Marin Mount Vision 2019 Review – New Trail Bike with unique Naild-Suspension
Forum dwellers, it’s time to warm up those digits, sharpen the pitchforks and round up an angry posse, Marin have just dropped a new Naild bike. The new Marin Mount Vision may boast some polarising looks, but it comes with new geometry and a stiffer rear end, the big question is, is it any good?
The Naild R3ACT 2 Play Suspension System
You really cannot miss the most distinctive feature of the Marin Mount Vision, the silhouette of the bike is dominated by the huge swingarm of the Naild R3ACT 2 Play, 4 bar suspension. Inside the huge mono-stay is a sliding strut, connecting the front and rear frame structures, changing the kinematics through the stroke. The Mount Vision features size specific kinematics for the S/M and L/XL models. The leverage curves of the two bikes are almost identical, regressive to the SAG point then rapidly progressive. The S/M bikes have slightly higher anti-squat values and anti-rise in order to balance the lower pedalling forces of the smaller riders. Speaking of anti-squat, like the Wolf Ridge, the Mount Vision features values that sit around 100% throughout the travel range in the 50 tooth cassette sprocket, and 125 – 225 % in the 10 tooth. To be clear though, the Naild system is so different from everything else on the market it’s hard to describe it using current terminology.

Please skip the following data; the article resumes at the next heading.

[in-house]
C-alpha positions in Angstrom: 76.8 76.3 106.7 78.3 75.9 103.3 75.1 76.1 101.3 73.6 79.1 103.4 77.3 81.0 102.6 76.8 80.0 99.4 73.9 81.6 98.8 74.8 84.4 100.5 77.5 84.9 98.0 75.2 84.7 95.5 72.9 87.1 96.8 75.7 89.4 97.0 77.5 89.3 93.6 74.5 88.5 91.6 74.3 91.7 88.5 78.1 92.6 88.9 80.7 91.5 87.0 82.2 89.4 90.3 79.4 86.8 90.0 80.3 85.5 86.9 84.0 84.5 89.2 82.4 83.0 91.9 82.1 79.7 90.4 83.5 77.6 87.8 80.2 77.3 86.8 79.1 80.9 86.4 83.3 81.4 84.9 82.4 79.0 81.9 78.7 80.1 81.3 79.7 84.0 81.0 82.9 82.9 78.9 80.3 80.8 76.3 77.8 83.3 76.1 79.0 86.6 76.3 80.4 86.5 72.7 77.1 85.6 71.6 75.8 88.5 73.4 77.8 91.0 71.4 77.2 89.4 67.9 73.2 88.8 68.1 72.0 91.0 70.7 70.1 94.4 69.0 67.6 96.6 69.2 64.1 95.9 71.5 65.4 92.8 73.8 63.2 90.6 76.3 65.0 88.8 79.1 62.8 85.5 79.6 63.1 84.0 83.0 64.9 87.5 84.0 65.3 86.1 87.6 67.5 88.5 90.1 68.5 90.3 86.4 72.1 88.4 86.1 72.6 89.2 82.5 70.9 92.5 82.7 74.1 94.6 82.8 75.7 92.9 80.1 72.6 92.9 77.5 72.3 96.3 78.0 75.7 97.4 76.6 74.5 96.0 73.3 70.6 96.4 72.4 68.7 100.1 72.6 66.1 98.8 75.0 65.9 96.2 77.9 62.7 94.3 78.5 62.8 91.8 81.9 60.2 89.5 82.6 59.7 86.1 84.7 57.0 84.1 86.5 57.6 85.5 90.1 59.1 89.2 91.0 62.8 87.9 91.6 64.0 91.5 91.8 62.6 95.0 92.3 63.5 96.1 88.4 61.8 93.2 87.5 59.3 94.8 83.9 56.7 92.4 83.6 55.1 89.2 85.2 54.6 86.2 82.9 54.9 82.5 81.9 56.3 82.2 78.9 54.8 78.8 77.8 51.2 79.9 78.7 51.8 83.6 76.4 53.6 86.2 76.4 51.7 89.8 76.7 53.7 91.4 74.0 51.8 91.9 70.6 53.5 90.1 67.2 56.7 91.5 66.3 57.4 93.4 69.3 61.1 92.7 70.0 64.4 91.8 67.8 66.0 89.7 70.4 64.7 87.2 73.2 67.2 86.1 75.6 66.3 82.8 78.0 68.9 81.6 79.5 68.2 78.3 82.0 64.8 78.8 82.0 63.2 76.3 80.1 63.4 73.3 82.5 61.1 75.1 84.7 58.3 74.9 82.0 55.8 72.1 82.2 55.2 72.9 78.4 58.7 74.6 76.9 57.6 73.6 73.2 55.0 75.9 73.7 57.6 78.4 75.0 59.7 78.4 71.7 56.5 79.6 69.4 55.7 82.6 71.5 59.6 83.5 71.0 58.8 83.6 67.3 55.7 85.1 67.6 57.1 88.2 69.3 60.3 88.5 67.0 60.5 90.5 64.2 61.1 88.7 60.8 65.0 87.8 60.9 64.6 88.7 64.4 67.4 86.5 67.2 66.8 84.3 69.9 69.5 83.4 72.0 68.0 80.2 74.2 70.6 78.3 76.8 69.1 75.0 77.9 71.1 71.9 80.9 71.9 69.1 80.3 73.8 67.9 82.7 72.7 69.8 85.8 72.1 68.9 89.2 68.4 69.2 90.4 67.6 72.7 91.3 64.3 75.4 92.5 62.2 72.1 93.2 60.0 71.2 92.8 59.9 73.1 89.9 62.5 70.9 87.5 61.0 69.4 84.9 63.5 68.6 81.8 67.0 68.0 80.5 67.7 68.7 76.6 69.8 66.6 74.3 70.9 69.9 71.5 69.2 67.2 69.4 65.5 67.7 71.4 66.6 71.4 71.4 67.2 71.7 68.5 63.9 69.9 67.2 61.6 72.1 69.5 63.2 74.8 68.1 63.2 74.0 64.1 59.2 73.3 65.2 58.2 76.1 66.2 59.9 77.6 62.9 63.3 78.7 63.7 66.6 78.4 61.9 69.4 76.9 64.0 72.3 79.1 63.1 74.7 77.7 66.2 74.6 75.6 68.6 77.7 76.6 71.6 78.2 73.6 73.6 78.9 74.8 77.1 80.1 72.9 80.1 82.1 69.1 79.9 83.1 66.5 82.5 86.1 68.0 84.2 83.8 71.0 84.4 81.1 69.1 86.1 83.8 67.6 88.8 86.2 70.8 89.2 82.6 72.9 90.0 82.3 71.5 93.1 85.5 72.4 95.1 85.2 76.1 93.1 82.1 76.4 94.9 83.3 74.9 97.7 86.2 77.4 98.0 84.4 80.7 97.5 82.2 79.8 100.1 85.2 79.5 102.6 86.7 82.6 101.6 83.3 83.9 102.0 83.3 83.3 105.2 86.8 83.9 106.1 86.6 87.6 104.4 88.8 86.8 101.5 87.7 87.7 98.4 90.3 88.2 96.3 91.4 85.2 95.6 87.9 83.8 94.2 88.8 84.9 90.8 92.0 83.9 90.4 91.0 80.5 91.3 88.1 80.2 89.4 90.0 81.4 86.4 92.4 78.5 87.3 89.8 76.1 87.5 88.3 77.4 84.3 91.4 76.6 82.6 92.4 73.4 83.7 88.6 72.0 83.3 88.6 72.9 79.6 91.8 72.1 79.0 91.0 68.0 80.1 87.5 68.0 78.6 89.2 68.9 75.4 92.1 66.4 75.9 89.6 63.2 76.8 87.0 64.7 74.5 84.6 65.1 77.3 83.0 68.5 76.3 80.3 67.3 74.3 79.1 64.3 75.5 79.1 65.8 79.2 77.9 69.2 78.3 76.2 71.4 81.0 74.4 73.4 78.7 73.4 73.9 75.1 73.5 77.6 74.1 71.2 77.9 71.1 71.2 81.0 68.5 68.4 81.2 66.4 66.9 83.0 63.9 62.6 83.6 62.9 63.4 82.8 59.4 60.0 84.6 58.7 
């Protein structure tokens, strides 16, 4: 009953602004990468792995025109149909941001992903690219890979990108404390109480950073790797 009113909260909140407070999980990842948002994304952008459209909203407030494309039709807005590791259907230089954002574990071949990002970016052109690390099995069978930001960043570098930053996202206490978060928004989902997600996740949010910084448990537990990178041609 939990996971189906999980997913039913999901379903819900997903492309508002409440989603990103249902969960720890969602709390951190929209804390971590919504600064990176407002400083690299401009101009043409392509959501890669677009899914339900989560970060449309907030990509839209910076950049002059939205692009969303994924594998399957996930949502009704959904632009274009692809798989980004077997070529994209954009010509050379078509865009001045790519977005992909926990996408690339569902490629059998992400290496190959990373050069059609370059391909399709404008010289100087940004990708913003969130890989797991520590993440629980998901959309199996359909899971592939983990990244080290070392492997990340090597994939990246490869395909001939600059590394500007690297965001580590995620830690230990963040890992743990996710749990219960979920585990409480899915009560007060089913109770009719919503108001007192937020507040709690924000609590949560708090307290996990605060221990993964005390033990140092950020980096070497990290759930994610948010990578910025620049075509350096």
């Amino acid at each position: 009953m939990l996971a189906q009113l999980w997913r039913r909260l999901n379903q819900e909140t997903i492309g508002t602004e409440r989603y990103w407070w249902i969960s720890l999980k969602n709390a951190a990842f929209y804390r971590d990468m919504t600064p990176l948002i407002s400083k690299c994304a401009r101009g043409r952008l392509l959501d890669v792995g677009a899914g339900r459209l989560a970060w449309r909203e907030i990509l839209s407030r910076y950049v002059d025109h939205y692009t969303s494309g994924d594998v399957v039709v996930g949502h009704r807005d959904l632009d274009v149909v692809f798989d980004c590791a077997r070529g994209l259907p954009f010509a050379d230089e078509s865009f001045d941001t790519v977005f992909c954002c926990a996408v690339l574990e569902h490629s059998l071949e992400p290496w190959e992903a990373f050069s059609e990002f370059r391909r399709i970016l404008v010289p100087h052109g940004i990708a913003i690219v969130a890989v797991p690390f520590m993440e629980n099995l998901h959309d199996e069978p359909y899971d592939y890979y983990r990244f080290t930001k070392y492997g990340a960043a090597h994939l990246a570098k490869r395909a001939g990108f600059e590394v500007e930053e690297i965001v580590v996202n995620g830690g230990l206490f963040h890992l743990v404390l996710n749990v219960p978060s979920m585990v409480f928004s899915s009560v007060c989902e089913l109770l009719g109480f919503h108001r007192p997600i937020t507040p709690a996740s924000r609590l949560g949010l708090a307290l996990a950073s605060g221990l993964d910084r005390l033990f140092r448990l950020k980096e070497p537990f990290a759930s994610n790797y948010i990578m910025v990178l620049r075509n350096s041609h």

Geometry of the Marin Mount Vision
While the Marin Wolf Ridge certainly aired on the side of conservatism when it came to geometry, it’s clear that Marin wanted to bring the new Mount Vision bang up to date. The size Large sits in the middle ground with the latest hard-hitting aggressive trail bikes. The reach is 471.5 mm, combined with a 65 degree head angle, uber-short 420 mm chainstays, a 1213 mm wheelbase and 618 mm stack. The seat tube is still a little slack at 75.1 degrees.